This is a remarkable statistic: “By the end of the summer, about 440 billion tons (400 billion metric tons) of ice — maybe more — will have melted or calved off Greenland’s giant ice sheet, scientists estimate. That’s enough water to flood Pennsylvania or the country of Greece about a foot (35 centimeters) deep.”
Before Rachel Carson was born, Richards wrote and lectured that a direct link could be drawn between the well-being of humans and the safety and cleanliness of the environment in which they lived. At the turn of the 20th century, as if she was anticipating many of the discussions taking place today in the age of the Anthropocene, Richards said, “The quality of life depends on the ability of society to teach its members how to live in harmony with their environment, defined first as the family, then with the community, then with the world and its resources.”
“The world’s biggest ever climate mobilisation was led by children. It’s time adults stepped up.” Find a climate strike happening near you.
In order to understand the brutality of American capitalism, you have to start on the plantation. That’s the tile of sociologist Matthew Desmond’s piece in the remarkable 1619 project, a New York Times production exploring the history and enduring legacy of slavery in the United States. Read more stories from this project here, or check out the podcast. If you’re an educator, the Pulitzer center has published a school curriculum around this project.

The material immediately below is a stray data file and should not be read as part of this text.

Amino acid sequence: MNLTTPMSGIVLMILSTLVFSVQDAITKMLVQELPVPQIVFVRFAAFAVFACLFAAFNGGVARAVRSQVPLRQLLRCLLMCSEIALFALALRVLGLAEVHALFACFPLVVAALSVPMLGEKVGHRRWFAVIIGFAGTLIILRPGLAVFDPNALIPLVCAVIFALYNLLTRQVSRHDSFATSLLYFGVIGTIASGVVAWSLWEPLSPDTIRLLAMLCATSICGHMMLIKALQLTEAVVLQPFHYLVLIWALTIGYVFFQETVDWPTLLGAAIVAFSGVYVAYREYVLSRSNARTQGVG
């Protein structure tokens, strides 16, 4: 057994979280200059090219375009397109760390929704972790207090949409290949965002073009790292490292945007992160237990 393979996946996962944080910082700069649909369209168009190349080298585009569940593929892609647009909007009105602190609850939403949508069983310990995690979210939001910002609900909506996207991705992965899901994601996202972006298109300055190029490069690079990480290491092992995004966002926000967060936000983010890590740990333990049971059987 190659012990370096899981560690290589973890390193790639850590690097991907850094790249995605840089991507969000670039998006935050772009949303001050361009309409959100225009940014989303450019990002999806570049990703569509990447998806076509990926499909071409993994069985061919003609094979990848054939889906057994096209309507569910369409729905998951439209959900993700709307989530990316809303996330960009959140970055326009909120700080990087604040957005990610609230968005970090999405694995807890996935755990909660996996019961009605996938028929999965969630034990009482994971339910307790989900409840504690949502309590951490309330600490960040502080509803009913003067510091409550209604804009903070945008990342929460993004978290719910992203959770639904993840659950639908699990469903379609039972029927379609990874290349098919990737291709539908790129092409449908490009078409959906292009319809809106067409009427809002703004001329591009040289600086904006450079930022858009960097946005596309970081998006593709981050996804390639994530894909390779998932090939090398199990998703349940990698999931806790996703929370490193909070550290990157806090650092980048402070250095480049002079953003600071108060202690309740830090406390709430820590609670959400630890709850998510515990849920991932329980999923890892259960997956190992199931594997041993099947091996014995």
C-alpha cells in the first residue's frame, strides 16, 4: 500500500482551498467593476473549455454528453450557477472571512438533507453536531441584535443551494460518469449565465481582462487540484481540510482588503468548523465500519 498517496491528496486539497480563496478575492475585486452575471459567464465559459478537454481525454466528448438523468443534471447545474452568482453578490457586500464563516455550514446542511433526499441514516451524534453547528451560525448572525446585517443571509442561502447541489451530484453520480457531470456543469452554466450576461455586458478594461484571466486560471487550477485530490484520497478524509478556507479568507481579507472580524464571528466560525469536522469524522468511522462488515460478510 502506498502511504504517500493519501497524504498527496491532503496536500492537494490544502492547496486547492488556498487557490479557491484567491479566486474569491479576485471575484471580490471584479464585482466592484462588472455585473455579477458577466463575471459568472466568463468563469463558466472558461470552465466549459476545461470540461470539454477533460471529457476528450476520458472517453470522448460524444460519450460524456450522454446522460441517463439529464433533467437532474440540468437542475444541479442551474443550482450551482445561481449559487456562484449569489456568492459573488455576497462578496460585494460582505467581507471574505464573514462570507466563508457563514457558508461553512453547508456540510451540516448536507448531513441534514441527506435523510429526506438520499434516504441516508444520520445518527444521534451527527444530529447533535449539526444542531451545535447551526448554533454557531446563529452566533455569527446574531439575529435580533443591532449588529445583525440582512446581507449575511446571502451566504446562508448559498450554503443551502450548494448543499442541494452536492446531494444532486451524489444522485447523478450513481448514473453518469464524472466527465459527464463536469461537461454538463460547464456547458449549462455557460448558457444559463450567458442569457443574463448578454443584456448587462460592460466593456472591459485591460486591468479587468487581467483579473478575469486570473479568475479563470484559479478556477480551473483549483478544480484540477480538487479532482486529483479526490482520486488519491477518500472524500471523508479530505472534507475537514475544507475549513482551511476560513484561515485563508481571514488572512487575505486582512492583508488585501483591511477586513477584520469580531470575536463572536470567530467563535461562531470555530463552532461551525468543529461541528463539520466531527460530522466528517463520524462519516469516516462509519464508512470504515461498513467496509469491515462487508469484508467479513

Another excellent and deeply historically researched read on the links between slavery and American capitalism is the book This Half Has Never Been Told.
The Washington Post has a new series about places that have already warmed by ~2 degrees Celsius, roughly double the global average. Here’s the first piece, on New Jersey & Rhode Island — the two lower 48 states with the highest level of warming so far.
The tweet above shows a screen capture of an FAQ from the Hurricane Research Division of NOAA responding to some of the more creative and outlandish ideas for combating hurricanes.
The Thin Orange Peel
Here’s an interesting fact I learnt this week. The atmosphere is thinner than you might think — and it’s uneven. The part of the atmosphere in which all weather occurs is called the troposphere. This layer contains 99% of water vapor, and makes up 75% of the atmosphere by mass. It turns out that at the poles, the troposphere ends at roughly the same height as Mt Everest, while at the equator, it extends to about twice this height.
Image: NASA / Wikimedia (Public Domain)
Nearly everything we think of as the atmosphere — every cloud that we’ve ever seen — exists in that thin orange peel. If you scaled an orange up to the size of the Earth, it’s skin would be about 30 times thicker than Earth’s troposphere.
That’s all for this week, see you next time!